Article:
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Editorial

From an early age a person is a collector. The child picks twigs, dead insects, colourful beads and stones of different sizes and shapes and puts these random, ordinary and worthless objects as precious possessions. Over the years, this list increases with accumulation of candy covers, erasures emanating sweet smells, dried flowers, peacock feathers, marbles, coins of defunct kingdoms and stamps of far off republics. The habit of acquiring personal items has no limits, since it may include books, electronic gadgets, cars, houses, expensive accessories and even whole cricket teams and entire islands.

 

And art too. Whether they can afford or not, many wish to own works of art. To some the origin, state and status of an art piece are crucial, while for several others, these are merely academic details/debates. Regardless of its originality or its authorship (by a great artist or not) often the main motive behind choosing a work of art is its visual appeal – usually described as beauty. Hence from calendars to posters of paintings, reproductions of masterpieces to real canvases and bronzes, all these areproudly displayed at prime positions in small flats as well as in huge houses.

 

Actually in terms of collecting, art is different from other objects in many respects. Although in many instances it is perceived as a big investment, but in most cases, the carving or cause for collecting art has its unique impulse/reason. Because by acquiring anything else, a person is showing his good taste, wealth and power (perhaps to impress others), but with art, besides all of these, it is a way of admitting, accepting and acknowledging the superiority of someone else: Of a creative person, who through his material, medium, technique, imagery – and idea made another person to pay for his own pleasure of making an object (defined as art).

 

Thus a work of art at a collector’s place denotes not only good taste of the owner, but his appreciation for another individual’s creative and intellectual efforts in producing a unique work – primarily, essentially and initially for his own delight/need. But the works of art, once out of an artist’s studio become different entities. These turn into elements/codes to construct the shape culture in a society. It is the same if one looks at the art pieces at a collectors’ house, because these convey history of a certain age and region. But more than that, these works also communicate a person’s version and vision of art from a certain era and area.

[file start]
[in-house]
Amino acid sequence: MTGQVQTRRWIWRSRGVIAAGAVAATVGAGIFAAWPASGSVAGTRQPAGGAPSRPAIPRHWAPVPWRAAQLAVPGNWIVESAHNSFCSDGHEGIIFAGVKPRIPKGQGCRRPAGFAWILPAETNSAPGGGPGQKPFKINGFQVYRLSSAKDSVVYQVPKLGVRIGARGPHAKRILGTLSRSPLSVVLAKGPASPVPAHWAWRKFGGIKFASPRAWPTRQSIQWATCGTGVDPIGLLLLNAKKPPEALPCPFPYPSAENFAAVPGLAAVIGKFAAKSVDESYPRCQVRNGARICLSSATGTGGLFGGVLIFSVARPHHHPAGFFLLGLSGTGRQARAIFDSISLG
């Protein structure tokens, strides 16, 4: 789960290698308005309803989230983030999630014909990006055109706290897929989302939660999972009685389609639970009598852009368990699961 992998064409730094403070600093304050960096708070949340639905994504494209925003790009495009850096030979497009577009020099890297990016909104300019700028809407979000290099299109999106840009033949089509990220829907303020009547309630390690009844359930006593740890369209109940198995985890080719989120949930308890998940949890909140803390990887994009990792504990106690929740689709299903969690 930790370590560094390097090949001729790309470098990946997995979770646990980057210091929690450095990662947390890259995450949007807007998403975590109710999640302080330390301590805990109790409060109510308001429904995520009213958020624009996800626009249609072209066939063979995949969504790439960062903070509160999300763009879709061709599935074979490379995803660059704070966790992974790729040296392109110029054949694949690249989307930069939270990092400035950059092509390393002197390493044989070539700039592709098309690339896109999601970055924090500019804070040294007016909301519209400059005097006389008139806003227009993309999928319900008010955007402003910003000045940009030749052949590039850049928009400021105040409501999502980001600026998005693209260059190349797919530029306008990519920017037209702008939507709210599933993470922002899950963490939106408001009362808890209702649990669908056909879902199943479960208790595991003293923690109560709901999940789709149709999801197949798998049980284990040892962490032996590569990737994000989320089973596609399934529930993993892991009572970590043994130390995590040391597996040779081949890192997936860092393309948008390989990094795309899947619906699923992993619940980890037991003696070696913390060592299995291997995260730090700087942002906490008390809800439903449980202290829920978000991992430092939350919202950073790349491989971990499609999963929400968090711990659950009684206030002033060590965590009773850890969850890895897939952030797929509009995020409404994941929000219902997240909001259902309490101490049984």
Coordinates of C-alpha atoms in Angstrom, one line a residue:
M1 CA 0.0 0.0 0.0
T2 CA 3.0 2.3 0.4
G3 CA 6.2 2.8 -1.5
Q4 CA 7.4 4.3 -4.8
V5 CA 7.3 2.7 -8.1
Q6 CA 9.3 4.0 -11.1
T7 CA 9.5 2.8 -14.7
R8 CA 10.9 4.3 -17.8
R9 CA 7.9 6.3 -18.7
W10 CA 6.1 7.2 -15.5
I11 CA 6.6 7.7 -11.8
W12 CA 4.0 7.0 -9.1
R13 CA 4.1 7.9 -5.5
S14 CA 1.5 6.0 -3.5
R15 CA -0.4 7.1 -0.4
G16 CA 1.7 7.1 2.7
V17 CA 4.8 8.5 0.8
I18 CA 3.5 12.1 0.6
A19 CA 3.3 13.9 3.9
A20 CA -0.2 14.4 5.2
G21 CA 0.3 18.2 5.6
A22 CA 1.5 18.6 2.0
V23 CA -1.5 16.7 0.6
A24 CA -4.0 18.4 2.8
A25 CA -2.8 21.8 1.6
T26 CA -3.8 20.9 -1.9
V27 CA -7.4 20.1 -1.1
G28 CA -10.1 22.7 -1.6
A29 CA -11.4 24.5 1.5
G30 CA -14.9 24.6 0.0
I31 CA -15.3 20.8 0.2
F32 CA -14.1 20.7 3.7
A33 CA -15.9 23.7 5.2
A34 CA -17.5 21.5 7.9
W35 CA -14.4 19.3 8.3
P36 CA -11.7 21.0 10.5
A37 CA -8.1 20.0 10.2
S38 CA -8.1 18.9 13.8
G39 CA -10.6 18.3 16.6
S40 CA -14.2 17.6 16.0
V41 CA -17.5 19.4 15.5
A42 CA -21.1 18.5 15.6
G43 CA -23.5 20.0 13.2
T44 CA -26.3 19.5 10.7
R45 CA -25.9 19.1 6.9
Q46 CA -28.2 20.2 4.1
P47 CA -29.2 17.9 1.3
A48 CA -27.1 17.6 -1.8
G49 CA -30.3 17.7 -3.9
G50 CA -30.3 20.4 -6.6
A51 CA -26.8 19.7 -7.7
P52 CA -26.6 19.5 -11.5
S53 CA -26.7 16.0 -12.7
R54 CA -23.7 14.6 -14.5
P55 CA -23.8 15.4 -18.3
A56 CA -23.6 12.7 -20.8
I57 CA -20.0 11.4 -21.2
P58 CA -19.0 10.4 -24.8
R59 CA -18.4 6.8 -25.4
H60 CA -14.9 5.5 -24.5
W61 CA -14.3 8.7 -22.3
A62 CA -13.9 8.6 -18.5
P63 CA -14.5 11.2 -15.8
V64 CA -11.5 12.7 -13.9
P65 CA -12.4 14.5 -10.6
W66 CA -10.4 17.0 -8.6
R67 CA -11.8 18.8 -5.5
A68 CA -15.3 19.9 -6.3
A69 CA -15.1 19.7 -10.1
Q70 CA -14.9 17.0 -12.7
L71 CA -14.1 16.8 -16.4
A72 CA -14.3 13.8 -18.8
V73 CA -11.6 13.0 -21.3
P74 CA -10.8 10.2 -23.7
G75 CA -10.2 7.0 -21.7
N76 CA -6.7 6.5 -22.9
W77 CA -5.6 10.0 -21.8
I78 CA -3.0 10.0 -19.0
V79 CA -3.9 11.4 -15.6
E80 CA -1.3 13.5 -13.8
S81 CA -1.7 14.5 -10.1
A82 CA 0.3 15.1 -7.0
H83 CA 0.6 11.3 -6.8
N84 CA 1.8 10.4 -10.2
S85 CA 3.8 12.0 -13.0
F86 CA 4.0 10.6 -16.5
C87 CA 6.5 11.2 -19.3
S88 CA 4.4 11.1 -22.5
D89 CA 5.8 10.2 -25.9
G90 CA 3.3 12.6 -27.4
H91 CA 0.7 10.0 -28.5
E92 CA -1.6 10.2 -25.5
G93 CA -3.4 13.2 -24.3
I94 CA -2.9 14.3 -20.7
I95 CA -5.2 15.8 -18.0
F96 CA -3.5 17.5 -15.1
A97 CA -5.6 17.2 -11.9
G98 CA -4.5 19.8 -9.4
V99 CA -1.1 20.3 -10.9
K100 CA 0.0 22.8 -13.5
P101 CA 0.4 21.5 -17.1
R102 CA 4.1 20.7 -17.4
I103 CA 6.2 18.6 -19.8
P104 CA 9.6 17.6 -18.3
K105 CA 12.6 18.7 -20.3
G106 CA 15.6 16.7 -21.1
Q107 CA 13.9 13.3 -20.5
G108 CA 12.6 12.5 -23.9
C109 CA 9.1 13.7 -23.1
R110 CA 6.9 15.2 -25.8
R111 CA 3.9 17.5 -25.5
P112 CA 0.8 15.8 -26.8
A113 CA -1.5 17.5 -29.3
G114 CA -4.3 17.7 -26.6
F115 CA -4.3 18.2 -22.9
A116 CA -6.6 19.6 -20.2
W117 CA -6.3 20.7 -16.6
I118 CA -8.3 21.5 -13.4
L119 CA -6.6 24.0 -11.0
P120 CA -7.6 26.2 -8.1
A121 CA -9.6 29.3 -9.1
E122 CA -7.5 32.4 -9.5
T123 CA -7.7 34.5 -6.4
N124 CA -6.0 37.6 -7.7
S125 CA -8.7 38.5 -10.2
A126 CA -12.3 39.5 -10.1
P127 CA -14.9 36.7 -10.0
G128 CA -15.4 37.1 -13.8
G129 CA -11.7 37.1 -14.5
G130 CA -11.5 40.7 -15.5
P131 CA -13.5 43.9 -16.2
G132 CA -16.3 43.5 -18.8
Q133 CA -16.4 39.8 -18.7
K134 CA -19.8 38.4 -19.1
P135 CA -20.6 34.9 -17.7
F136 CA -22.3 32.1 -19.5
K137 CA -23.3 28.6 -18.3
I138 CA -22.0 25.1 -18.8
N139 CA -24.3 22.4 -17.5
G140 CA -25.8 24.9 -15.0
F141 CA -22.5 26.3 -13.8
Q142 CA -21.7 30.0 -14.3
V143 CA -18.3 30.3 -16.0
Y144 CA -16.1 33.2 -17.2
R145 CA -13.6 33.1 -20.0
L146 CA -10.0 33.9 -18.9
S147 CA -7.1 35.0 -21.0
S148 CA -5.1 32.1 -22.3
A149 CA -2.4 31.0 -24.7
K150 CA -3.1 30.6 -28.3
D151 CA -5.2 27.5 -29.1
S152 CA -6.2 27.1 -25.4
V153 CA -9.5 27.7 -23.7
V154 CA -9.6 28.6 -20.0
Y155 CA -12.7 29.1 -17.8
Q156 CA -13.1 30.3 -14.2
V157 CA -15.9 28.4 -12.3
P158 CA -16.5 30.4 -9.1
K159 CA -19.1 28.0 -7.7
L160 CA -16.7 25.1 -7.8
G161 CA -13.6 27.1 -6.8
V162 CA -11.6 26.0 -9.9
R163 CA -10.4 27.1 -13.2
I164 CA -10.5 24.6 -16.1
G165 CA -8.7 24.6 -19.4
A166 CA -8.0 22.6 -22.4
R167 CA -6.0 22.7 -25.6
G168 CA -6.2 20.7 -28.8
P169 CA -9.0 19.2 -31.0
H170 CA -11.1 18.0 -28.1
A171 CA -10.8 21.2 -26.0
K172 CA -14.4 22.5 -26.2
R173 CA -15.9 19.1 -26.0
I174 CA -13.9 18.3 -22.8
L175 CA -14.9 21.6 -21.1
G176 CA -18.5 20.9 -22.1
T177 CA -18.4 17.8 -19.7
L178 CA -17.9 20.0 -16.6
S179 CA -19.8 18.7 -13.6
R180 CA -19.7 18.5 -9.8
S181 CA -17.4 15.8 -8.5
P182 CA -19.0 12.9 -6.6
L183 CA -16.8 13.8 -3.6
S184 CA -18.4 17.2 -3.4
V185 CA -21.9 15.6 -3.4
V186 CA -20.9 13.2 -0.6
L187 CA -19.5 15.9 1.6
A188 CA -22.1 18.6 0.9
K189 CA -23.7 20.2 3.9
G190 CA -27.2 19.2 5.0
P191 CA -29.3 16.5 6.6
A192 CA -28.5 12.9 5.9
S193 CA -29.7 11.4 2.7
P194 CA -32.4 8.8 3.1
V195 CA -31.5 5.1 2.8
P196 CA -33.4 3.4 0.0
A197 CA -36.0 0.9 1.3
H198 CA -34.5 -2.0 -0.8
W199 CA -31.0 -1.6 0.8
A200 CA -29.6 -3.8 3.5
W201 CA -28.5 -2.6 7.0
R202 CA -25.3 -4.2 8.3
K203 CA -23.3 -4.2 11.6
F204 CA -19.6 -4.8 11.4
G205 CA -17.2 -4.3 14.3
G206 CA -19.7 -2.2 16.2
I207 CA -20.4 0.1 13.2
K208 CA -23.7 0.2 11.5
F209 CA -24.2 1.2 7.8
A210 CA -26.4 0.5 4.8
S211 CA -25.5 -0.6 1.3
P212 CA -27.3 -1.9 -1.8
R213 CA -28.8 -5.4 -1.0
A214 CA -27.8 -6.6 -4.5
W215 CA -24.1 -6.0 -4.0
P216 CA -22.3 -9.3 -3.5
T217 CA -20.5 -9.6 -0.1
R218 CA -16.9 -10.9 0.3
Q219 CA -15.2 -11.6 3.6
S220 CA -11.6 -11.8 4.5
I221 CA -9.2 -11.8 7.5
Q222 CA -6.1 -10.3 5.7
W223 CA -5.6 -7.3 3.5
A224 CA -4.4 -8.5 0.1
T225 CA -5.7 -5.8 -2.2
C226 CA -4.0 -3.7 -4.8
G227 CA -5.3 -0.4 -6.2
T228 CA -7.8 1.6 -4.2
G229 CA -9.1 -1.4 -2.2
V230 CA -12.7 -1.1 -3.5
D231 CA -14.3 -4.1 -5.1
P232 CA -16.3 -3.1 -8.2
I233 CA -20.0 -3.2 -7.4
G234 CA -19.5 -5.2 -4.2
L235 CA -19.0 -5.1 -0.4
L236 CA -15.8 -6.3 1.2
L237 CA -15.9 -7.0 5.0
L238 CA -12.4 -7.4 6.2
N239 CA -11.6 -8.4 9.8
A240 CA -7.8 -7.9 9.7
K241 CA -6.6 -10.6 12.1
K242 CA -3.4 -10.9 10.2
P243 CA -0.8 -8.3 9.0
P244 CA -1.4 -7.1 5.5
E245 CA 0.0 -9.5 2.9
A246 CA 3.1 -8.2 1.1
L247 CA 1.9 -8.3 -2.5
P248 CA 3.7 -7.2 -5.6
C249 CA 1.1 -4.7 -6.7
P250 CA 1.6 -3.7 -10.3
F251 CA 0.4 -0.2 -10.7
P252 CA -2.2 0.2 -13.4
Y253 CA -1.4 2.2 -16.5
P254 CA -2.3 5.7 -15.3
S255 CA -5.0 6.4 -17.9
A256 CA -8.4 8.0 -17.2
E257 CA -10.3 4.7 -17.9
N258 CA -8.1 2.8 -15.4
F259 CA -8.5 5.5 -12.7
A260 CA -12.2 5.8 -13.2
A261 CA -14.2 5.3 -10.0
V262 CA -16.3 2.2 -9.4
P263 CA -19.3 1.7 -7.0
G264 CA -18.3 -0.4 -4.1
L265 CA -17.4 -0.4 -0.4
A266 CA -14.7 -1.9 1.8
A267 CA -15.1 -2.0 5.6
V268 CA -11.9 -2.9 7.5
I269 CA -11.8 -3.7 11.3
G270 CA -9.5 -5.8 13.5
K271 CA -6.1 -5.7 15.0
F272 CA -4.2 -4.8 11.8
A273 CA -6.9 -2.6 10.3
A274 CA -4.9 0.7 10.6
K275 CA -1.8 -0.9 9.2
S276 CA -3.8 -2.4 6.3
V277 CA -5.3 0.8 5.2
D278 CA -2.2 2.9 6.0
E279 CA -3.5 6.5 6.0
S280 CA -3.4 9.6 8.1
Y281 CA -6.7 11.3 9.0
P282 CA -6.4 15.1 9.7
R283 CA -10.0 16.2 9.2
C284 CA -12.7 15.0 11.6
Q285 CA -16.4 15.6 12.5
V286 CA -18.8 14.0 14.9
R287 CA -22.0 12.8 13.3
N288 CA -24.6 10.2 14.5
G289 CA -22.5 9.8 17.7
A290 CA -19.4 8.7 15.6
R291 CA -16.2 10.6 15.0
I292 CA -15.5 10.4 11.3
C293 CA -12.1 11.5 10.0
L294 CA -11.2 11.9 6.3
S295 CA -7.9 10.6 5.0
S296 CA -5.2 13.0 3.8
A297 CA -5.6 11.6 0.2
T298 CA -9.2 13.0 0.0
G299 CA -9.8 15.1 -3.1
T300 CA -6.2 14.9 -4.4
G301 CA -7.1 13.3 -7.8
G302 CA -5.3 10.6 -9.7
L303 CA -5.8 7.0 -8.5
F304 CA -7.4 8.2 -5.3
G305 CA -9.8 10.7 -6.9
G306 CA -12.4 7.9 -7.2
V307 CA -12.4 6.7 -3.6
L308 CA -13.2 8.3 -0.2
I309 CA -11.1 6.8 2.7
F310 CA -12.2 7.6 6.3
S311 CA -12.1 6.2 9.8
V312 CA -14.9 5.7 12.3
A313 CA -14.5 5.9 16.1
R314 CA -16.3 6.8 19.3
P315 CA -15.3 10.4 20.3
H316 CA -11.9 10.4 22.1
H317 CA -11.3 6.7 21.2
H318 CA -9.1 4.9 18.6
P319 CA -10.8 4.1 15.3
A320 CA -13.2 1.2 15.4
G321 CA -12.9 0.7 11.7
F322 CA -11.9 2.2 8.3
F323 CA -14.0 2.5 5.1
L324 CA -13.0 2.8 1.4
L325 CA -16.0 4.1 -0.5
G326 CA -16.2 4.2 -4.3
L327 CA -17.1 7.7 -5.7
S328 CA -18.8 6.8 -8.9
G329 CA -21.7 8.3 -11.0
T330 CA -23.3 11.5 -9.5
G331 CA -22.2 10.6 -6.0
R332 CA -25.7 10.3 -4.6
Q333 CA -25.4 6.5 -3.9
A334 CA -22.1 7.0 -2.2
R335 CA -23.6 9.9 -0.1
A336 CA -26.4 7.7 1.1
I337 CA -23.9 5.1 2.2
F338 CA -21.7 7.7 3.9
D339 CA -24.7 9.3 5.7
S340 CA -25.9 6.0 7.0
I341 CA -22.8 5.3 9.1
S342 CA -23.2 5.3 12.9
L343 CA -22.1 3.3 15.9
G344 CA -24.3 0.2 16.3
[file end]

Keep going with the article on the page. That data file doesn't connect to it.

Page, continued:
Art Now Pakistan in the present issue intends to discover and describe these personal histories and narrative of art through the views of private collectors. Both AasimAkhtar and MadyhaLegharihave examined the act of collection and the need, effect and impact of having private collection of art. Jamal Ashqian in his photo-essay deals with the same theme, though using a different mode and point of view. The issue also includes a real and a fictitious profile piece of two collectors. AasimAkhtar shared MobinaZuberi’s views, as she is known for her representation of female figures in her canvases, but also respected for buying works of important modern and new artists of Pakistan. Along with these, Mohammad Ali Talpur’s studio visit shares the creative process of an artist and the state of art before it leaves studio for the gallery, to finally reach at a collector’s place.

 

We feel that art making is important, but it is the first step in the vast world of art, and collection of art is also significant – and elegant, because in this age of digital photo albums, email correspondence, online publications (like Art Now Pakistan), the power of physical is still possible – mostly in the works of art!

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QuddusMirza

Editor

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